Subjects: Science, Biology, Earth and Space Sciences, Math

Resource Type: Lesson Plan

Warmer temperatures and heat waves aren’t just affecting people; they are affecting other species and habitats, too. This recent article describes the self-perpetuating feedback loop caused by global warming, leading to more wildfires, more greenhouse-gas pollution from those fires, less carbon removal and sequestration by the trees, and more warming. Forests regulate our water cycle, clean the air, stabilize soils, reduce excess nutrient runoff, sequester and store carbon, and provide habitat to the vast majority of species on land, so, this increase in wildfires is a major concern. 

This article is great because it’s full of recent data, graphs, and additional links to more information. It could easily be integrated into science, biology, Earth science, and environmental science classes and could be used as a data source for math classes. English language arts classes could also use this article to fulfill reading standards for “Informational Text” or “Science and Technical Subjects”. Need an entire lesson on the subject? This lesson plan lets students graph and analyze data, complete a worksheet, and watch a video about the effects of increasing temperatures on pine beetles and wildfires in Colorado.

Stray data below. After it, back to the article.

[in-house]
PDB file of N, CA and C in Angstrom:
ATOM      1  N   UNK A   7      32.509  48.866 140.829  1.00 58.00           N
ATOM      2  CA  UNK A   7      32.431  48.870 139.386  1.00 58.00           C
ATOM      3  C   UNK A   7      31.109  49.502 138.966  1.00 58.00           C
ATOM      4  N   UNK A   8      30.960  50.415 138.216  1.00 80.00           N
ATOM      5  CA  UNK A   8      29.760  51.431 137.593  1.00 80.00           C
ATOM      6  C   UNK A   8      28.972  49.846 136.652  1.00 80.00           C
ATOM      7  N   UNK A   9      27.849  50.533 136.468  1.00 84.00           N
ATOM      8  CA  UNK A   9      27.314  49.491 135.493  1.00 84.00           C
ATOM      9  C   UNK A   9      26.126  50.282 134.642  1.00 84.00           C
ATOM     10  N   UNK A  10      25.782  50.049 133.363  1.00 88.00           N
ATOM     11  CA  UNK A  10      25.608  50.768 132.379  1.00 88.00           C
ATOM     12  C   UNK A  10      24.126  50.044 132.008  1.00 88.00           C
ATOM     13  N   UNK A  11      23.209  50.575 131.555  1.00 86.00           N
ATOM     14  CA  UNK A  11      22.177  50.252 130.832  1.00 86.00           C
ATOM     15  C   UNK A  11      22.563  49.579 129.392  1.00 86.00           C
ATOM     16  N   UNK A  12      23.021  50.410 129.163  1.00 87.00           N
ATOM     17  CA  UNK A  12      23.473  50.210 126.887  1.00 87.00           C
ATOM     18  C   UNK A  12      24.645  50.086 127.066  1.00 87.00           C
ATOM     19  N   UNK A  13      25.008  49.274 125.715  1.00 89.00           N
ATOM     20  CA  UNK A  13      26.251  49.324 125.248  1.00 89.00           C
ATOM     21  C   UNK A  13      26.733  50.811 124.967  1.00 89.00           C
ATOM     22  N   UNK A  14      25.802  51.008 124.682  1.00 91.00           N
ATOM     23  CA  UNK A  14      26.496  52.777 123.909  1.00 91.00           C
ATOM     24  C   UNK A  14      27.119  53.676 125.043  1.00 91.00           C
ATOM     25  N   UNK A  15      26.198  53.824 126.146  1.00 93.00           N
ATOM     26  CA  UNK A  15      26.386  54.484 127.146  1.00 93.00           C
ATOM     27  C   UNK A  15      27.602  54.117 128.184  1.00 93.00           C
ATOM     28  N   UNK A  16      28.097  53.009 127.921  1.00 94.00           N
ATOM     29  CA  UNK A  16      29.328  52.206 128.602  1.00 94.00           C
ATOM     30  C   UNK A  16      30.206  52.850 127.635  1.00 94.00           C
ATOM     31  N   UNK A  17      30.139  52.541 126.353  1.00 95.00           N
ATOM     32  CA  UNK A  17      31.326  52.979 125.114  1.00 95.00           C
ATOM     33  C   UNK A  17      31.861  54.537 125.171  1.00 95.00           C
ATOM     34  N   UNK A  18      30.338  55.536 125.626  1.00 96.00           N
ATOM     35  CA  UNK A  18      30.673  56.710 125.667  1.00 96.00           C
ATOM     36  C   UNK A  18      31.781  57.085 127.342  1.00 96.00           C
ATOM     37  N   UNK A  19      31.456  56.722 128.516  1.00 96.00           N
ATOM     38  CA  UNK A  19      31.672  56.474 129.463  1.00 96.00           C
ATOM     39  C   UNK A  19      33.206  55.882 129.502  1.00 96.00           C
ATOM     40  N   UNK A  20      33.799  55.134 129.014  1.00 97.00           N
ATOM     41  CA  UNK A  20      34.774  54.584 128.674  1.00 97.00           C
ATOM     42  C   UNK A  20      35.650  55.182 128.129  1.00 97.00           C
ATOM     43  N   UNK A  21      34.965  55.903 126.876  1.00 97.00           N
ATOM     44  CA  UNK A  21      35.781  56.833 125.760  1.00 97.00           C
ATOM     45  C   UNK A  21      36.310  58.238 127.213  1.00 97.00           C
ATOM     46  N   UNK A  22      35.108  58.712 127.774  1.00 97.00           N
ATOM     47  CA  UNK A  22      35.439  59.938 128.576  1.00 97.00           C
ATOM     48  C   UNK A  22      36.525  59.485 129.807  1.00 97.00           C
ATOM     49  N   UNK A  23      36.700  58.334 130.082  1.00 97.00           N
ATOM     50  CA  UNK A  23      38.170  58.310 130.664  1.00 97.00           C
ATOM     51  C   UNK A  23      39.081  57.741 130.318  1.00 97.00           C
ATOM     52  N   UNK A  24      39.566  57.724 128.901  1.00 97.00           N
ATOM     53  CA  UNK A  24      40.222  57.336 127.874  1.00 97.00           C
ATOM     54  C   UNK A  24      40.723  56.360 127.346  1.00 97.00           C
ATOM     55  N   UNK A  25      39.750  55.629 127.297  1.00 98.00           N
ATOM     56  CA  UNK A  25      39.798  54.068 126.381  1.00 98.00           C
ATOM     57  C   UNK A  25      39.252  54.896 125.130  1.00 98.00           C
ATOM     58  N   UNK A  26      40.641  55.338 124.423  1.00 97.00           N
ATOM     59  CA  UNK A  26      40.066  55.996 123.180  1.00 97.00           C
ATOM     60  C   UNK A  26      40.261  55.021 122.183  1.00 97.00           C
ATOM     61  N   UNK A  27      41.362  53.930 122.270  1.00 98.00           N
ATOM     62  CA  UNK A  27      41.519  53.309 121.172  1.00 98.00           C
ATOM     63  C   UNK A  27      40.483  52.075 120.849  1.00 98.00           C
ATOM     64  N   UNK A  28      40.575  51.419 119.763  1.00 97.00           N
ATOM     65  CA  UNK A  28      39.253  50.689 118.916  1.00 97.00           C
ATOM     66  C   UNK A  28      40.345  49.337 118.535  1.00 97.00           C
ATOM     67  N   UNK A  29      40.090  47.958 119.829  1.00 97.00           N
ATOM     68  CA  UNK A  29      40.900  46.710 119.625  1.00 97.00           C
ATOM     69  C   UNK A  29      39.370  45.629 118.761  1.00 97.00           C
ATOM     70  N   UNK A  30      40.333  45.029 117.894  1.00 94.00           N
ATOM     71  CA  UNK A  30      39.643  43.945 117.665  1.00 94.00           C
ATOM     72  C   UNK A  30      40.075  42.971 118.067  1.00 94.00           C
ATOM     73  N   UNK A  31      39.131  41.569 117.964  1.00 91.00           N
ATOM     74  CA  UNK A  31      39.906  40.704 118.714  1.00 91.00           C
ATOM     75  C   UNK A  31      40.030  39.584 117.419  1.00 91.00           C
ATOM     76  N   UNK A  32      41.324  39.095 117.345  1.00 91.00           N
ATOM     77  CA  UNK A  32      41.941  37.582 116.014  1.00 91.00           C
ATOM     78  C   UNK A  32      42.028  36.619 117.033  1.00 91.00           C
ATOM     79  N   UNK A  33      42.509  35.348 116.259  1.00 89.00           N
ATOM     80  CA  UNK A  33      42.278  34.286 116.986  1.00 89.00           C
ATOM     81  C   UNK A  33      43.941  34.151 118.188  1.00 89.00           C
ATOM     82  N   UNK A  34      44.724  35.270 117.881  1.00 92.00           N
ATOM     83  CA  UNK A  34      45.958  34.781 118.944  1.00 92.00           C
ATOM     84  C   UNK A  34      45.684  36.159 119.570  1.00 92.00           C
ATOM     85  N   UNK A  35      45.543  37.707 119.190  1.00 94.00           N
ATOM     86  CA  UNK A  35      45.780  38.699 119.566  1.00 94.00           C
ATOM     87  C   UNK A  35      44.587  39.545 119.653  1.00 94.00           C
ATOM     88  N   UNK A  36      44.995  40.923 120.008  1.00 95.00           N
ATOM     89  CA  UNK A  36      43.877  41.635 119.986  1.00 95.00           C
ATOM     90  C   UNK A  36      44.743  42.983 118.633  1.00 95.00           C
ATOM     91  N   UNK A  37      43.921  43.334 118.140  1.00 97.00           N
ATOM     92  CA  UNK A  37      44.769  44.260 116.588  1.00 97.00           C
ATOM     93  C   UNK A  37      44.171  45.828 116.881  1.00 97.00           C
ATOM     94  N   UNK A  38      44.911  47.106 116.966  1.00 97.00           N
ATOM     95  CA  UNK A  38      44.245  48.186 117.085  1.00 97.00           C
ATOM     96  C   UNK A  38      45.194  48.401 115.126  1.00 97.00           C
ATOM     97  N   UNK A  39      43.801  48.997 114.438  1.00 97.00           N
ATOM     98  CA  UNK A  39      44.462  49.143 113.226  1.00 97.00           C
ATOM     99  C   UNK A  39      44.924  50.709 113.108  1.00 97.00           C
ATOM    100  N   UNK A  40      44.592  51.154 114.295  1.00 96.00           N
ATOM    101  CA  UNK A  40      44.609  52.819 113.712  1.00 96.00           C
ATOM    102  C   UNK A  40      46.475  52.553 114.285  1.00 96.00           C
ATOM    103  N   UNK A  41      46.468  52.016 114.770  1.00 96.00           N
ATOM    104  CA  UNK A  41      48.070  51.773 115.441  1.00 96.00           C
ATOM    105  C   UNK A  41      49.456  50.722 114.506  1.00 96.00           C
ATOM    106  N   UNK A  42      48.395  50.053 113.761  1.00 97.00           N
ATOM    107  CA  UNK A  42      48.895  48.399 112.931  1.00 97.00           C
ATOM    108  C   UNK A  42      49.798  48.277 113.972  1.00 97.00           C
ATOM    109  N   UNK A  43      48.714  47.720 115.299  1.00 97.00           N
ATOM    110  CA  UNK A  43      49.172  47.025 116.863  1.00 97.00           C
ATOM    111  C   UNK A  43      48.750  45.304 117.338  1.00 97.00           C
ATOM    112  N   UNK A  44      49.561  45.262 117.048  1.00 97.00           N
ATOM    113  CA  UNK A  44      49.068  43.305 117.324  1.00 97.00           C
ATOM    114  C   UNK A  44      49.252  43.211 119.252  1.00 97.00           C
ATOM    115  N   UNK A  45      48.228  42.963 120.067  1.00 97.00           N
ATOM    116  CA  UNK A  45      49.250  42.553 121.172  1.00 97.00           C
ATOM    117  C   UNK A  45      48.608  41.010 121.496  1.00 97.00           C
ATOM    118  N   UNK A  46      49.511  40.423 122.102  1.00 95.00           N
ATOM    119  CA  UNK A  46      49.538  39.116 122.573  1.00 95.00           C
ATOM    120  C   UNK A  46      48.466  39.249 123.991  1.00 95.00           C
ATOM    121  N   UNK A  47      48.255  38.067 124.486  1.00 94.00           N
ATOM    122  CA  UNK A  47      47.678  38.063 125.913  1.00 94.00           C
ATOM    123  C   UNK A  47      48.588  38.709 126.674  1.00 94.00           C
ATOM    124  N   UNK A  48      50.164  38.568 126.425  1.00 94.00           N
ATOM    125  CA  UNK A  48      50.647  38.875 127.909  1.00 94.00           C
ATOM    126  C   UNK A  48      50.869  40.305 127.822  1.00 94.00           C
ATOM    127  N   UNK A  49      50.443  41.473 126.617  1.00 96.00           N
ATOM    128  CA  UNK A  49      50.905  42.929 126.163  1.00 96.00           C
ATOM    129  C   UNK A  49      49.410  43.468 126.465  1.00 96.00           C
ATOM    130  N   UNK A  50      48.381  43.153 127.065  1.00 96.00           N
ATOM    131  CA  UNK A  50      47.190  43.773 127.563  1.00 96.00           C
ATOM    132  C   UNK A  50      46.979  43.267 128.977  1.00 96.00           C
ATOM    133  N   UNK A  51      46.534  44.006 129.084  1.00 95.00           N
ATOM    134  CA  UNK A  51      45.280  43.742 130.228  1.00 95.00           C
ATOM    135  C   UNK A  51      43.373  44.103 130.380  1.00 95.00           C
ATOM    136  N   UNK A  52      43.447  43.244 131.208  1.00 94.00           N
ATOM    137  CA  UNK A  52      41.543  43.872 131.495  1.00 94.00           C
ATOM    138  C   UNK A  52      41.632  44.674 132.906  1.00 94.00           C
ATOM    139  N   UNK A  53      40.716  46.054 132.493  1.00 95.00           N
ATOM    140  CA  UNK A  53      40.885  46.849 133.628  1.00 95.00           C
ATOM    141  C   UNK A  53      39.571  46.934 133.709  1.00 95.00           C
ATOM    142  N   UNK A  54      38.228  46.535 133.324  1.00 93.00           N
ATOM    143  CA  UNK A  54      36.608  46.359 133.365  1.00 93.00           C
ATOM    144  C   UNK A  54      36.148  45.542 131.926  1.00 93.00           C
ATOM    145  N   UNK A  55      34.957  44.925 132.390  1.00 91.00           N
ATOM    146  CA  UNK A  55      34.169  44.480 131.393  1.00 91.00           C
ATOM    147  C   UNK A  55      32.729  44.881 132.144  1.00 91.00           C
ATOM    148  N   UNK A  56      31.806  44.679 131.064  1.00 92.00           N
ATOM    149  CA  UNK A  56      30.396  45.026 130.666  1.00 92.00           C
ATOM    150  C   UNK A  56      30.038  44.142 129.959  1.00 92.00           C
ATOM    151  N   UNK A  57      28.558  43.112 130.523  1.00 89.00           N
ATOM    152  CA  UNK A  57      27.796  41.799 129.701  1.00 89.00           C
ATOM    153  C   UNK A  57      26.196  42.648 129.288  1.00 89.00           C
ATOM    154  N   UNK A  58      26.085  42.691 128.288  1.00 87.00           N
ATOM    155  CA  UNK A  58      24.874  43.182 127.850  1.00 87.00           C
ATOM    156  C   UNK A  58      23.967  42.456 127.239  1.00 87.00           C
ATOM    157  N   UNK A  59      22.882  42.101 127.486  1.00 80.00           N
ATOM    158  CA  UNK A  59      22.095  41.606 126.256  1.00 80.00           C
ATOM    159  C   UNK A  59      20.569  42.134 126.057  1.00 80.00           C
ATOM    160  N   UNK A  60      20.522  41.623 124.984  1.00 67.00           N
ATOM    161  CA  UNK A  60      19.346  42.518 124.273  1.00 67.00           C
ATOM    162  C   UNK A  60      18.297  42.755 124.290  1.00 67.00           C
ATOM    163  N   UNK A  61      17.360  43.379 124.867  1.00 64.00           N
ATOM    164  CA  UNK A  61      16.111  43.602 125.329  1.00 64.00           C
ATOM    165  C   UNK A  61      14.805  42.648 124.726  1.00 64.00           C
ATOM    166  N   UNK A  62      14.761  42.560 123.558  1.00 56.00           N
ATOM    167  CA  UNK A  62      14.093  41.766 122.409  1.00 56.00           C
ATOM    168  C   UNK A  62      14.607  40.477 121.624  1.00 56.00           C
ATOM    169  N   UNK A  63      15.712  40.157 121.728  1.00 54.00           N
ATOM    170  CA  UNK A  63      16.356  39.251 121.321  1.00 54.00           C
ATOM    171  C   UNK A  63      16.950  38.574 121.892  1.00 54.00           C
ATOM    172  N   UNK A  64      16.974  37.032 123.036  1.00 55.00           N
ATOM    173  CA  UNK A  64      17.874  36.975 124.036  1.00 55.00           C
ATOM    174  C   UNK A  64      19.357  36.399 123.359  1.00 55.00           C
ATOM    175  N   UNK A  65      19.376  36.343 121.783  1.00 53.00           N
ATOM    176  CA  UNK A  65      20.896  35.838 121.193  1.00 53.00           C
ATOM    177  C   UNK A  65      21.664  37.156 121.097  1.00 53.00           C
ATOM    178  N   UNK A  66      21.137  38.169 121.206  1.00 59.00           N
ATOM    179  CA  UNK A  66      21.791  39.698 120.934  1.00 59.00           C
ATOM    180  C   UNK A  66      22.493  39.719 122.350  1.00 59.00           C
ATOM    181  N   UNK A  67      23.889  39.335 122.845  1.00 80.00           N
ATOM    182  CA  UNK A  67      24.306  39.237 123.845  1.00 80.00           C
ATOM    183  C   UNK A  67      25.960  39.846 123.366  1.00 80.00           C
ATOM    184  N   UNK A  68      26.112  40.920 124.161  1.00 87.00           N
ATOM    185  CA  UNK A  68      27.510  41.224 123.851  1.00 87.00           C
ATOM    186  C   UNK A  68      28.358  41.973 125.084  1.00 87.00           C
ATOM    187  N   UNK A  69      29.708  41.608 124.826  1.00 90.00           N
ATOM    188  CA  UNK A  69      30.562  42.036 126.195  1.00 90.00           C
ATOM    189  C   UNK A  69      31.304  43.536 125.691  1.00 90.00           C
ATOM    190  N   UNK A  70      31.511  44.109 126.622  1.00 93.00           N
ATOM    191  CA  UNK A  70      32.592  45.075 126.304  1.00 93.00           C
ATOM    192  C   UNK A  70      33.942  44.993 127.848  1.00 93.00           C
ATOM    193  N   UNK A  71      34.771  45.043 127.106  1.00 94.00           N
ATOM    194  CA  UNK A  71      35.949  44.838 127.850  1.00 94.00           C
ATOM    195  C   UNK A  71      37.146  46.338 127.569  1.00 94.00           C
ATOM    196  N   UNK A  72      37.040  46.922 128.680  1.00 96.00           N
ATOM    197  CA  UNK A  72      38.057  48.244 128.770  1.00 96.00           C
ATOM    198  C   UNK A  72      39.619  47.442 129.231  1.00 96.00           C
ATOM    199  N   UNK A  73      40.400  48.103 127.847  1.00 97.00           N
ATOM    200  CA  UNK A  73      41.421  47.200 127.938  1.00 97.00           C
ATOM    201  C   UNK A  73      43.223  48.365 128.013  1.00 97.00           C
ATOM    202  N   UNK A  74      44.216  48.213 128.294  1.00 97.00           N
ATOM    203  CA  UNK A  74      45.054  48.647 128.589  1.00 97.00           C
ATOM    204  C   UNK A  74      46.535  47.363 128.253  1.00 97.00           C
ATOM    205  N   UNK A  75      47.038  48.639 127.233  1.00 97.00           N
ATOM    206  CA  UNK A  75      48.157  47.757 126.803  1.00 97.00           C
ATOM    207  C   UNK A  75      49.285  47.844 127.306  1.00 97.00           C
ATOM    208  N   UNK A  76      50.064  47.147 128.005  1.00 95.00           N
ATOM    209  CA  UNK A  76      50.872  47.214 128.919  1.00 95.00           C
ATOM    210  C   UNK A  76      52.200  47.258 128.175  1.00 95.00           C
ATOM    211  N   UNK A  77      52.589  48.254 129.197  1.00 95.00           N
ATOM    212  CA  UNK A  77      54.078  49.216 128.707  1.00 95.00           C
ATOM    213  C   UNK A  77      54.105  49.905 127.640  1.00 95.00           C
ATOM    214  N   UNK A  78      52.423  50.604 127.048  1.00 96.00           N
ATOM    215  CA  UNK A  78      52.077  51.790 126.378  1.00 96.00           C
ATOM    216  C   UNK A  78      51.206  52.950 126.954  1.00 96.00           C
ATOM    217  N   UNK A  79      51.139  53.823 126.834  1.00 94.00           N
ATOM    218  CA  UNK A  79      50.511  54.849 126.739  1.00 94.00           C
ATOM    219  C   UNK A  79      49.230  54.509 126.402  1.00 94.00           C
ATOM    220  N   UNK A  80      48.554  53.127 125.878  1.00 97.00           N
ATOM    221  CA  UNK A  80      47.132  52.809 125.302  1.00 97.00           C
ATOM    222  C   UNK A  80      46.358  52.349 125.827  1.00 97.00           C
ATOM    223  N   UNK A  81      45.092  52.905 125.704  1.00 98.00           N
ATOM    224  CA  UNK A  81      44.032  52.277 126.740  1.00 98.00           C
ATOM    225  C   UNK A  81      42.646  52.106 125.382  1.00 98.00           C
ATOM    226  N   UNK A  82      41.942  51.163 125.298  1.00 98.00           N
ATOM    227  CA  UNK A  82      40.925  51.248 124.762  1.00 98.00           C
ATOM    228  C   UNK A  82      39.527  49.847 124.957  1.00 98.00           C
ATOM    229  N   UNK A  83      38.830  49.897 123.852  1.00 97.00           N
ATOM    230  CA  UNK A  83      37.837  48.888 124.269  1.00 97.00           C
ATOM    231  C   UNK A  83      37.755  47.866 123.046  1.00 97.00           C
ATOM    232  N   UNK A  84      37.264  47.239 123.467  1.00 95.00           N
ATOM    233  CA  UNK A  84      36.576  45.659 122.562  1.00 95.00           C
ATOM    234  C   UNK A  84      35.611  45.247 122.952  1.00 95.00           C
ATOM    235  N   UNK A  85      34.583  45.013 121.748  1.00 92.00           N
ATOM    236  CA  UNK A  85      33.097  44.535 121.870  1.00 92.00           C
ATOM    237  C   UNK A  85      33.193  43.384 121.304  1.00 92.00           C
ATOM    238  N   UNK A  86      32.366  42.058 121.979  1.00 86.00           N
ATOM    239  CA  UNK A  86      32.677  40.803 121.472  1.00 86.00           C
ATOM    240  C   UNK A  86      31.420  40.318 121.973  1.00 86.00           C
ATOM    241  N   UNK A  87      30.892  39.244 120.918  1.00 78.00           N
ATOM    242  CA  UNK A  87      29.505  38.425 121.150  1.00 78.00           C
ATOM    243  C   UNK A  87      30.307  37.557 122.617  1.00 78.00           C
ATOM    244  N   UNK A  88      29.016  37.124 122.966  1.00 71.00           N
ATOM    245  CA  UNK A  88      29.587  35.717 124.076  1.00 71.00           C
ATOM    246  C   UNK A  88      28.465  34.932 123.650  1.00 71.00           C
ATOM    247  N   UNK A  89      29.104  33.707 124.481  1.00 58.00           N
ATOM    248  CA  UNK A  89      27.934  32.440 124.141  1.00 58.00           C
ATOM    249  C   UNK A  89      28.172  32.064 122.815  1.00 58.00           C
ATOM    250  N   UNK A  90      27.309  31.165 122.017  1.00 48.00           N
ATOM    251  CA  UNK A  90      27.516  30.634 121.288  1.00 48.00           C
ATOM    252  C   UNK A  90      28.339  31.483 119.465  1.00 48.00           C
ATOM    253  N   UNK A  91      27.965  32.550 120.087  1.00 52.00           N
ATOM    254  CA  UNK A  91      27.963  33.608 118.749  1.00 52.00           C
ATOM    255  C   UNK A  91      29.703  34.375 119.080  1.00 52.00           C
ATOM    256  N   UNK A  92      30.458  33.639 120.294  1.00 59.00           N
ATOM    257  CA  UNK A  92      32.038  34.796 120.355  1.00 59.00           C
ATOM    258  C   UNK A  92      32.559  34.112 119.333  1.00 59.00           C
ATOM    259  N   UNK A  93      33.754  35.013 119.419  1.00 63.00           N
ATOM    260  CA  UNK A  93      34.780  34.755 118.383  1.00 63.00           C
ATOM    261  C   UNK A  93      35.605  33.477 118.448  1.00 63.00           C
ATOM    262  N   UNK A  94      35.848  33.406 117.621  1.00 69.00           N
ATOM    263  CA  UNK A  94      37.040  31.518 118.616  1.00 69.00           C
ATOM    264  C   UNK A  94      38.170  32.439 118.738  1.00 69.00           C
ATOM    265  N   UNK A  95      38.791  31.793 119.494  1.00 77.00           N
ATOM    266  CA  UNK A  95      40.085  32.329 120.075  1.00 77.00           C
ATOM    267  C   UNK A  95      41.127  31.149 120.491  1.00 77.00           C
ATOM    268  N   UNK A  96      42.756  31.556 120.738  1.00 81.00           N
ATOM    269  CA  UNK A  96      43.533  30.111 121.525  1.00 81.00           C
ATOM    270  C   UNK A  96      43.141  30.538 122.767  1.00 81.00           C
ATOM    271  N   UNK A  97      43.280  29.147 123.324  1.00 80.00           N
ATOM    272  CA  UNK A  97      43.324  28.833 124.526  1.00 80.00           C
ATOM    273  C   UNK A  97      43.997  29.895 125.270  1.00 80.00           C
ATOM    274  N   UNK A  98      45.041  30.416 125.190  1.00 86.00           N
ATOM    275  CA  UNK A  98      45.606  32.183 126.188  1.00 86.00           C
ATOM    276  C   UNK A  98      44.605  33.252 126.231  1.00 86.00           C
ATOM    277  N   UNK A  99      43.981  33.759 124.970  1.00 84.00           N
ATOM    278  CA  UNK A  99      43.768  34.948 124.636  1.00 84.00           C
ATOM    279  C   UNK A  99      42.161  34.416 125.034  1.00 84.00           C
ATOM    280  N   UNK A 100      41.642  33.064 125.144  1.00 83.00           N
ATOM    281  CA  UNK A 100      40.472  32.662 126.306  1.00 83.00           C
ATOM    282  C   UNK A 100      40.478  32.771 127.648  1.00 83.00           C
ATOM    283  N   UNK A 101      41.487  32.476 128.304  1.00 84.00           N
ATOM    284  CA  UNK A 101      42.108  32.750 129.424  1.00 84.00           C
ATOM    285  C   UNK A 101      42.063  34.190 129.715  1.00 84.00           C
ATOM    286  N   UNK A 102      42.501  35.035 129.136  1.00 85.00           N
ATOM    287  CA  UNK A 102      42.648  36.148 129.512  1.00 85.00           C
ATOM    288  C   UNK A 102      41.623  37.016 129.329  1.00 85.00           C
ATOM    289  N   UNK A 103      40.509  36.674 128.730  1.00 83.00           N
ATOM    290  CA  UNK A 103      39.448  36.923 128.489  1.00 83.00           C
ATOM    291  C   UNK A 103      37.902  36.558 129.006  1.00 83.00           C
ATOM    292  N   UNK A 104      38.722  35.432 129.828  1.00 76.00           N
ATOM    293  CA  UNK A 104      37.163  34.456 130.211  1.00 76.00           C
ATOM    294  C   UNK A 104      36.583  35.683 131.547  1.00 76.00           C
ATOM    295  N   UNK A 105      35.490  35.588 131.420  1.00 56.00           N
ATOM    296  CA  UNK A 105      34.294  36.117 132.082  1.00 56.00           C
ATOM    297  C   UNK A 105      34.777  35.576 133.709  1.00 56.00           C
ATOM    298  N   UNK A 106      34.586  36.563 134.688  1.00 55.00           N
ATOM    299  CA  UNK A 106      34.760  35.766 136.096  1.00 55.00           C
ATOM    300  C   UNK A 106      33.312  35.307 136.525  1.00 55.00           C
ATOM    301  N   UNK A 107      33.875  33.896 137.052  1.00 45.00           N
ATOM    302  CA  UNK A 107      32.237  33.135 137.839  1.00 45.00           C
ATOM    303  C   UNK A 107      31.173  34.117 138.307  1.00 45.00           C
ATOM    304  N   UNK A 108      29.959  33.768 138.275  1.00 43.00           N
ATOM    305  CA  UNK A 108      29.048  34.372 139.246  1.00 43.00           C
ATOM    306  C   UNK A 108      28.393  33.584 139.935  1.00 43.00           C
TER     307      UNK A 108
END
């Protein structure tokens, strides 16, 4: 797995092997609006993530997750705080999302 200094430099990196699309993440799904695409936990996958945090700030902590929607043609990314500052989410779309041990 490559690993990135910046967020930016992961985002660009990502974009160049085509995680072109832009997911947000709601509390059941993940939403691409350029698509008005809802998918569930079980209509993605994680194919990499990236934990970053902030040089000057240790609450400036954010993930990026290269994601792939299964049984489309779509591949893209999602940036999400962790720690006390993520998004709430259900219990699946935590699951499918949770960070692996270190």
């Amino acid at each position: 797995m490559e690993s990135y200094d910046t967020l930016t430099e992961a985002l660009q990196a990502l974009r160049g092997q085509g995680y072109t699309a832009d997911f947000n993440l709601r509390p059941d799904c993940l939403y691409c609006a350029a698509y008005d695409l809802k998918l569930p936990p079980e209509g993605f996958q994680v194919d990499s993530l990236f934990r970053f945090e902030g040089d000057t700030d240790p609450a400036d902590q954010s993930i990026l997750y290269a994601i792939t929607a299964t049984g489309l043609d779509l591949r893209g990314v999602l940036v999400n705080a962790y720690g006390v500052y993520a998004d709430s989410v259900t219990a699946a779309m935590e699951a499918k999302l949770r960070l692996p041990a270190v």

Tokyo's Heat Island Effect

Grade: 3rd, 4th, 5th, 6th, 7th, 8th, 9th, 10th, 11th, 12th

Subjects: Science, Social Studies, Biology, Earth and Space Sciences, Geography, Engineering

Resource Type: Interactive Media

Take your students on a virtual trip to Tokyo, the site of the 2021 Summer Olympics, to investigate the connection between urbanization and heat waves. As you may have seen, it was very hot and humid in Tokyo during the 2021 Olympics, which made it difficult for some of the athletes to compete in outdoor events. According to the resource, the average temperature in Tokyo has increased three times more than in the rest of the country!

This interactive resource lets students explore 3-D maps, images, text, and data about the urban heat island effect in Tokyo. Students will study some of the reasons for the increasing urban temperatures and discover solutions being implemented in the city. This resource would be a perfect fit for geography, science, and biology classes and includes data analysis, critical thinking, and technology competencies.

Cities, Trees & Inequality